Nuns have been accused of meting out severe punishment beatings, electric shocks, force-feeding and racist abuse at an Aberdeen children’s home.
Former residents of the city’s Nazareth House yesterday alleged that they had their heads pushed into walls, were given electric shocks if they wet the bed, and that one incident led to a child losing a finger.
The evidence was outlined by three witnesses who attended the former Claremont Street home as the latest phase of the Scottish Child Abuse Inquiry got under way in Edinburgh, under chairwoman Lady Smith.
Police representatives revealed at the start of the proceedings that officers had received 308 complaints about 194 people associated with institutions run by the Sisters of Nazareth order of the Catholic Church between 1934 and 1984.
One woman, now in her 70s, told the inquiry that she was sent the Nazareth House following the death of her mother when she was three-years-old – and did not once leave the grounds of the institution until she attended secondary school.
She claimed she was not allowed any contact with her siblings, who were also in the home during the 1940s and 1950s, that she was put to work in the laundry when she was 10, and did not know her own surname until she was 12.
The witness said the nuns would regularly nip her skin and beat her knuckles with the back of a wooden brush, and said the children were trained to copy the behaviour.
“When I became 11 or 12-years-old I was old enough to be in charge of maybe four or five girls from seven to nine-years-old,” the woman said.
“If they were seen with a nit or a louse I would get the brush or beatings. So naturally I would get the girl and give her a bash. It happened all the way down the way.”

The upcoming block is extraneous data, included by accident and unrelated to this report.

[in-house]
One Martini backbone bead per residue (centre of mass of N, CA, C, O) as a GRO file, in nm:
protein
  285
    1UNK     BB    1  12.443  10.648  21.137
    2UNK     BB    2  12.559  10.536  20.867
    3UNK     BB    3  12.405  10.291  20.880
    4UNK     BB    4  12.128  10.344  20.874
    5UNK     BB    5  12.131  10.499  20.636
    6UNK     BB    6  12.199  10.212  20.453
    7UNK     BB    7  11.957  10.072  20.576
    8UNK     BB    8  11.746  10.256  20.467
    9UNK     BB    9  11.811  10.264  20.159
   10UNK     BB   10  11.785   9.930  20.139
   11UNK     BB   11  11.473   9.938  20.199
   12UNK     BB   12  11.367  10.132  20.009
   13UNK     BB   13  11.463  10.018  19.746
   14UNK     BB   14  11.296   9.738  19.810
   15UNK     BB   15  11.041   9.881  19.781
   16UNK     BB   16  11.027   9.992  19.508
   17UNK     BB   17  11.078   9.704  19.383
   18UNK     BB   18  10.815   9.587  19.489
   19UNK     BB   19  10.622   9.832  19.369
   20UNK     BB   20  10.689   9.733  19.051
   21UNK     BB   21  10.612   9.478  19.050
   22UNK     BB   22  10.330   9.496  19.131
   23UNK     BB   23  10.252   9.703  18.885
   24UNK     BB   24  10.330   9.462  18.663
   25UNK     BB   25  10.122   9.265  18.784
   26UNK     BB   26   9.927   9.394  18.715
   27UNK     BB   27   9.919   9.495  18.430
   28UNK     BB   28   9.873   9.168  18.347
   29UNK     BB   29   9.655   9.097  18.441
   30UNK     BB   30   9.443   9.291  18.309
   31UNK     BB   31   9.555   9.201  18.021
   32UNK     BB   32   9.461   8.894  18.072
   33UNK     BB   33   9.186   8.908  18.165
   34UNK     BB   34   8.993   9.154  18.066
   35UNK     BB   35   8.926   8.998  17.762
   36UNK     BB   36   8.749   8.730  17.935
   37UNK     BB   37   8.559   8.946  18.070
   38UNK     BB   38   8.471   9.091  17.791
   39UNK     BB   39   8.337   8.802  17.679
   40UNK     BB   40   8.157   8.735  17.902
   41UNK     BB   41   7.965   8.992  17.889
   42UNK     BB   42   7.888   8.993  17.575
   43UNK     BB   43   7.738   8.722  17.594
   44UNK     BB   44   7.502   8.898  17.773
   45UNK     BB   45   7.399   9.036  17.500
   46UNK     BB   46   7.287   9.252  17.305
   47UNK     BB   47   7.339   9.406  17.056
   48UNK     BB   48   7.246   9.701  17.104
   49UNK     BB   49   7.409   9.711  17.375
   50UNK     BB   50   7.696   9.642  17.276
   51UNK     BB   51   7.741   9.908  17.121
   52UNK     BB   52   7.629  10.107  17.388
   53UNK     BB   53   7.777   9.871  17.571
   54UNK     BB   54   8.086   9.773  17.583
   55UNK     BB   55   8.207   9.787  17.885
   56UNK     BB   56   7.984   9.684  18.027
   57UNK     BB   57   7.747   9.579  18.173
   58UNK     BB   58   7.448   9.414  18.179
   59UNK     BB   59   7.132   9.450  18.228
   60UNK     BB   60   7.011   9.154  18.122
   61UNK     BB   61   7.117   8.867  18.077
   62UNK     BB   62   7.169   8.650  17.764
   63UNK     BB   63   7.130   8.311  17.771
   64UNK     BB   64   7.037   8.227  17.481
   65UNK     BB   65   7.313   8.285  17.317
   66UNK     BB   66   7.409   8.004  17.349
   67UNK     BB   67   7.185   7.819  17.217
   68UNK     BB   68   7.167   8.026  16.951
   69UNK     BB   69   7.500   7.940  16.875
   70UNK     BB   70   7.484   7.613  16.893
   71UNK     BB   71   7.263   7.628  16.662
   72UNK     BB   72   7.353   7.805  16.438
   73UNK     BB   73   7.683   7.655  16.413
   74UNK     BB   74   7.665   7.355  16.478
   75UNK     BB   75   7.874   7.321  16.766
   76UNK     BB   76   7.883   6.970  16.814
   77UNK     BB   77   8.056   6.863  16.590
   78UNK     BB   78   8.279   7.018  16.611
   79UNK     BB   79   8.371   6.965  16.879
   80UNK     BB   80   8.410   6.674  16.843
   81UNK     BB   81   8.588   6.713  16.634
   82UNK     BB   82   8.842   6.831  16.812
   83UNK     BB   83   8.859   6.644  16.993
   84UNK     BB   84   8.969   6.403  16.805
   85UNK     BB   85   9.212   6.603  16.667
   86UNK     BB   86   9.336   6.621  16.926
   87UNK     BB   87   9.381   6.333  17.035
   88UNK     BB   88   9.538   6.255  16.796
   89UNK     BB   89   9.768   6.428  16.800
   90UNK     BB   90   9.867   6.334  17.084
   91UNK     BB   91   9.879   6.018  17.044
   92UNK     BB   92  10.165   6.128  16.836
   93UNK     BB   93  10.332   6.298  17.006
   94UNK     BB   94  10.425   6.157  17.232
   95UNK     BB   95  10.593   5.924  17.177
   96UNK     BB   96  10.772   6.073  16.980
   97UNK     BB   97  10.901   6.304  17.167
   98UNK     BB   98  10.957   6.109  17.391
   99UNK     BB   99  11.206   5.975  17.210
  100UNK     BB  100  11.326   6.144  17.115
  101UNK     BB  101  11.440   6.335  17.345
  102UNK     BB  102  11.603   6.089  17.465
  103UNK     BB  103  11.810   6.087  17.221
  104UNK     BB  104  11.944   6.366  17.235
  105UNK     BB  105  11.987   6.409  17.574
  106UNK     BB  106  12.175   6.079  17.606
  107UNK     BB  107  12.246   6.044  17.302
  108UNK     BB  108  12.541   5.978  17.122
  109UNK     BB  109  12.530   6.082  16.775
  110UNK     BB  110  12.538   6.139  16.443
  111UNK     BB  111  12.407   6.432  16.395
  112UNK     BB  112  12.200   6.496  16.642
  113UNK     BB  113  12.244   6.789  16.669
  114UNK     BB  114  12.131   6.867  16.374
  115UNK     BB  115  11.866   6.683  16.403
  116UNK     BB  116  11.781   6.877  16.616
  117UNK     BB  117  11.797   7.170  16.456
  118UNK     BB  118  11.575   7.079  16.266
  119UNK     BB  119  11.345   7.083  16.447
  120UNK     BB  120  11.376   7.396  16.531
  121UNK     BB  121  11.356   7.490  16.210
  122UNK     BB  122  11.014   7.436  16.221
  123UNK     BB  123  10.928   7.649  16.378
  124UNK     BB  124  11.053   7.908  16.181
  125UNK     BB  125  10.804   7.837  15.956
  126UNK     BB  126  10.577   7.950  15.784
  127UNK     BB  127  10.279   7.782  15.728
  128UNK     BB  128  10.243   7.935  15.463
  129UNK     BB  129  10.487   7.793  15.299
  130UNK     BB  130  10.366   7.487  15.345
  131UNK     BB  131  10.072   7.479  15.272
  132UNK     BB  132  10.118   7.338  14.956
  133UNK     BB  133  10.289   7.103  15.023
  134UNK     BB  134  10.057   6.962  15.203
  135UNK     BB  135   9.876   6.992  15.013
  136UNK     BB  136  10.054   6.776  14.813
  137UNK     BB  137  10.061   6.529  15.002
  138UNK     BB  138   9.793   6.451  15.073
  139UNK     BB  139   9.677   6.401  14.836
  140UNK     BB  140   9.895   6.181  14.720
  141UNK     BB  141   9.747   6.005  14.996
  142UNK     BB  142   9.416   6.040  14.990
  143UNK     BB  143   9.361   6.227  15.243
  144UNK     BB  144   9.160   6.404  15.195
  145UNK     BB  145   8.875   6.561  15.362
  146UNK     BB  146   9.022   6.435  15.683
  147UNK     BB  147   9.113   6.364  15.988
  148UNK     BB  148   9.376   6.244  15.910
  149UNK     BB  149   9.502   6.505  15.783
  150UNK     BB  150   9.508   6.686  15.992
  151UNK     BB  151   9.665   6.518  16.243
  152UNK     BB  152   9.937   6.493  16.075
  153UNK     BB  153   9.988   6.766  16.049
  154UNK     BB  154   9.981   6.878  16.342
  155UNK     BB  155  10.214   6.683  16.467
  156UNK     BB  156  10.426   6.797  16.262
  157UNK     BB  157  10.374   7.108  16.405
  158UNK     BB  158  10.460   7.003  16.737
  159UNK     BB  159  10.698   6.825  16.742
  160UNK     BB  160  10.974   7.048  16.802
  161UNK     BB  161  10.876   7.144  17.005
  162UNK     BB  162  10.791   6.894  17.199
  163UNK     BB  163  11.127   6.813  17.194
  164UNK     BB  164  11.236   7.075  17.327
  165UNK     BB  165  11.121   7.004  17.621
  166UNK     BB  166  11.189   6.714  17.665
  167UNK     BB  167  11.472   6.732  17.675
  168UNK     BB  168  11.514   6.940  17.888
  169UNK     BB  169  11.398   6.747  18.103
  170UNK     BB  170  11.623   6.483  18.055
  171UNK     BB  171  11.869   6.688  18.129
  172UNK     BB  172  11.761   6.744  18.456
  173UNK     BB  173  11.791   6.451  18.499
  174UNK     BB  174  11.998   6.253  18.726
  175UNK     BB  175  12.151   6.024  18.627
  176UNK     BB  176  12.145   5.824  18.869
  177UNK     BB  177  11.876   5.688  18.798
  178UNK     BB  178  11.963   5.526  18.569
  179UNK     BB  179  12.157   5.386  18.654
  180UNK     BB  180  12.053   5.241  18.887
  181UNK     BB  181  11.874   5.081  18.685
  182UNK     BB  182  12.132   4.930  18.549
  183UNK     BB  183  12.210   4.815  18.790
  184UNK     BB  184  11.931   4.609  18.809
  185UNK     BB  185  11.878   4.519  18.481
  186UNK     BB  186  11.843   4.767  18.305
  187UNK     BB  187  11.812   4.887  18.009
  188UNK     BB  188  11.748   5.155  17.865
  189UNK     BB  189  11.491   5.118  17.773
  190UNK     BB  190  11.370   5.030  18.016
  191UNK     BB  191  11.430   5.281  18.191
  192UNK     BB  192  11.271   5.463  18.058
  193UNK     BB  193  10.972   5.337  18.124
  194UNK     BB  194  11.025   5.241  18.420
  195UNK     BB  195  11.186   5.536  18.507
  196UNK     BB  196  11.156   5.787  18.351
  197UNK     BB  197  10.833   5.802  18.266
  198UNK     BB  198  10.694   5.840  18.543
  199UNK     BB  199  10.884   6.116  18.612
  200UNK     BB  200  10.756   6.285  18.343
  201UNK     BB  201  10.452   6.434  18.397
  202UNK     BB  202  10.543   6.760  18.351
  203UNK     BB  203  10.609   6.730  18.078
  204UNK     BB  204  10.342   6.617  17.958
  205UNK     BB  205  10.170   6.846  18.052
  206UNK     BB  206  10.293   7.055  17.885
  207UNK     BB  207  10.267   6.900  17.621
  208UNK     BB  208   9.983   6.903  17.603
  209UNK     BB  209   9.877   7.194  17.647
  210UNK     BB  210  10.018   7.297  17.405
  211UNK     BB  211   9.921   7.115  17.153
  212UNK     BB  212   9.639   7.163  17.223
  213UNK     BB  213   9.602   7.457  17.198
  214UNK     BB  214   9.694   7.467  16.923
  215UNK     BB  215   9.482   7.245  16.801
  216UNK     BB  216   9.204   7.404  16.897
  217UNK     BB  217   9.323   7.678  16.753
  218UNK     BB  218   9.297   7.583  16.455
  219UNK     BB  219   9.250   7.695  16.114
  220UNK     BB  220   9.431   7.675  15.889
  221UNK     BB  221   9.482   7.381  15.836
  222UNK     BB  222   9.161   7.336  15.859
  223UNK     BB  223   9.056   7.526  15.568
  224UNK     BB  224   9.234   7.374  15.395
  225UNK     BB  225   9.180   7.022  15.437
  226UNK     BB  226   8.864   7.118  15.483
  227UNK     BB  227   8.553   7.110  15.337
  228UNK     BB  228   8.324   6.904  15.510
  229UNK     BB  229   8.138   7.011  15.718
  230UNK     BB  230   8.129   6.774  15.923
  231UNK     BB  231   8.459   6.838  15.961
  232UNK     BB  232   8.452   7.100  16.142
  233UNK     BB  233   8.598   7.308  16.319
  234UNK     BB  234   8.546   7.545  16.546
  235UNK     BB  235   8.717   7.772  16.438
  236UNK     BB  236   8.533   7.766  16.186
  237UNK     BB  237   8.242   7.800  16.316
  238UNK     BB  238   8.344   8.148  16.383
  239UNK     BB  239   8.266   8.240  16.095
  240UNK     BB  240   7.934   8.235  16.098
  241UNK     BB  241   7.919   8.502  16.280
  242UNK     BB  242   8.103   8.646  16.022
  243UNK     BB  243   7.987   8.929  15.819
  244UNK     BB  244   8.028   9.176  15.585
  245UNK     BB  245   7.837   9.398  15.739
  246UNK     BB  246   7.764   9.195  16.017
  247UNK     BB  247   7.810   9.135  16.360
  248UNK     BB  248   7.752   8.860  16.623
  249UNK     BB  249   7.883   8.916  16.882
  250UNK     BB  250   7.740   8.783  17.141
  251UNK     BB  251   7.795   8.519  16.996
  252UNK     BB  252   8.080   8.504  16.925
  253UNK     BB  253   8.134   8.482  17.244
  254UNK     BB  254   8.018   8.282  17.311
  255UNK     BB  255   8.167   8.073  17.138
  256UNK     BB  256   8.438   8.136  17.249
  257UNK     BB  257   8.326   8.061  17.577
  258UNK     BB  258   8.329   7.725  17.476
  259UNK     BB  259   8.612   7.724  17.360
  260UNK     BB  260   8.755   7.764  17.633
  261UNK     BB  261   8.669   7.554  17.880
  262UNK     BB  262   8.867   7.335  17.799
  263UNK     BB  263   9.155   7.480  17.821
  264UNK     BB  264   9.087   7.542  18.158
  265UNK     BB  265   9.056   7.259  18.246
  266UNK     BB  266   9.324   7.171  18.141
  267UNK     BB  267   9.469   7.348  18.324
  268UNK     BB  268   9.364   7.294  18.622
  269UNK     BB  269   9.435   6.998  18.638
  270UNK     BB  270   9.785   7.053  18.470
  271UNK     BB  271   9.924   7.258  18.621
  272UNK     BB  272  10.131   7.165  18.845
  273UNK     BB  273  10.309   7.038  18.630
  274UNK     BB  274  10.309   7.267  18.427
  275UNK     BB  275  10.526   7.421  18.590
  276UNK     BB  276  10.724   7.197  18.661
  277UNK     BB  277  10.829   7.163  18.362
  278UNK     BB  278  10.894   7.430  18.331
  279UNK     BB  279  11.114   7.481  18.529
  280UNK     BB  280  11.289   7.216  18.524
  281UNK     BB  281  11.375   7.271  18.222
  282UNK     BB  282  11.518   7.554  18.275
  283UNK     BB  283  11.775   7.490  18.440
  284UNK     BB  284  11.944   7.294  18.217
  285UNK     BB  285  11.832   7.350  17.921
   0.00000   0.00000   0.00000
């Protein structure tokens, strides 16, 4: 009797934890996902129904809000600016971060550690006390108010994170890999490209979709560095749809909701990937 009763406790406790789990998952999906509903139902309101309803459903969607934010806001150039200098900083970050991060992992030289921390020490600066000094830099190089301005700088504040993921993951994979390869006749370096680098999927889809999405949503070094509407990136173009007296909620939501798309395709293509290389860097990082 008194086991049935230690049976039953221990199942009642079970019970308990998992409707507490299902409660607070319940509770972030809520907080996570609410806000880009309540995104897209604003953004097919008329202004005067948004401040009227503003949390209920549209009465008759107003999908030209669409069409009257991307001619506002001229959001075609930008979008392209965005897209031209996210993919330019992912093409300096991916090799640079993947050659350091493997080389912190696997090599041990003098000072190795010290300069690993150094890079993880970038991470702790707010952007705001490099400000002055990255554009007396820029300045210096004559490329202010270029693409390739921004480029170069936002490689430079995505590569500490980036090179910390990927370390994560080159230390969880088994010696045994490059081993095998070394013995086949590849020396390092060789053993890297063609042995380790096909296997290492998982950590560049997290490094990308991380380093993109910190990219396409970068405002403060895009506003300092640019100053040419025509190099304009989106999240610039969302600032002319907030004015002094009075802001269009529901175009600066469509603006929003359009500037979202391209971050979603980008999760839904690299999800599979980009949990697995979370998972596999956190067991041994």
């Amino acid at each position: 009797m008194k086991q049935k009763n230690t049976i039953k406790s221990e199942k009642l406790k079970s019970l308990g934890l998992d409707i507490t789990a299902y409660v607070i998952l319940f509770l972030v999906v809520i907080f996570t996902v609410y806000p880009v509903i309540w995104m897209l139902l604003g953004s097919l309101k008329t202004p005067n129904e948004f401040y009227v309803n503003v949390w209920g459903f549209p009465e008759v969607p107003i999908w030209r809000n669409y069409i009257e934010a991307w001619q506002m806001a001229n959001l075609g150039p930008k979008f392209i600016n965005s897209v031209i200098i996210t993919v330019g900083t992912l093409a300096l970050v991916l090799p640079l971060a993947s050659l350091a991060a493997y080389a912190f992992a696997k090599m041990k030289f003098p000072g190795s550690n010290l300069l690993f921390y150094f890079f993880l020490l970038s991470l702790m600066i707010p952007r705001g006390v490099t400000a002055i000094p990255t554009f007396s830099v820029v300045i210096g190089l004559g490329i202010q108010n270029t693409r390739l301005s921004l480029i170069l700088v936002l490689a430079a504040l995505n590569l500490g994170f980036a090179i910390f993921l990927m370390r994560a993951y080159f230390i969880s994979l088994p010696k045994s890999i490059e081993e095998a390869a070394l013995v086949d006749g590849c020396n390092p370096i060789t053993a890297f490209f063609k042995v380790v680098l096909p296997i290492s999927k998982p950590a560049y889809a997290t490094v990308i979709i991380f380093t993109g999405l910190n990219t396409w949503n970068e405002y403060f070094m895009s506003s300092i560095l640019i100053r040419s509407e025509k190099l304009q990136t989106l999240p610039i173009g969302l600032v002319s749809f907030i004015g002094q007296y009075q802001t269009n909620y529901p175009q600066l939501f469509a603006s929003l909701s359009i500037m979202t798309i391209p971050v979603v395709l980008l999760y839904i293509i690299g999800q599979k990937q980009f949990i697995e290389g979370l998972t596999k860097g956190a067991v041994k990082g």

Punishments varied, she said, explaining how one nun “used to get us down on our knees and she would get behind us and then she would bang our heads together”.
She added: “If you were the only one then you would kneel down next to the wall and she would push you into the wall.”
And if a you were found to have wet the bed, she told the hearing: “They would pull you out by your hair. You would get the sheet all rubbed in your face and sent out in disgrace.”
The woman ran away from the home aged 15.
Another witness recalled being locked in a cupboard “all day” at the home.
“I still have lumps on my head from being hit,” she added in written evidence, while also claiming that one child lost a finger when a door was slammed on her hand as she attempted to escape a beating.
The third witness to give evidence was 72-year-old Jim Buckley, who campaigned for a public inquiry.
He was sent to the Aberdeen home after witnessing his mother die in childbirth when he was eight in Glasgow.
Mr Buckley claimed the nuns would “always walk about with a weapon up their sleeve”, and that the worst abuse was handed out to an ethnic minority family at the home.
“The way they were treated was just unbelievable,” said Mr Buckley, who also claimed he was force-fed until he was sick, and that crocodile clips were attached to rubber bed-sheets so youngsters would receive an electric shock if they wet the bed.
The hearing continues today.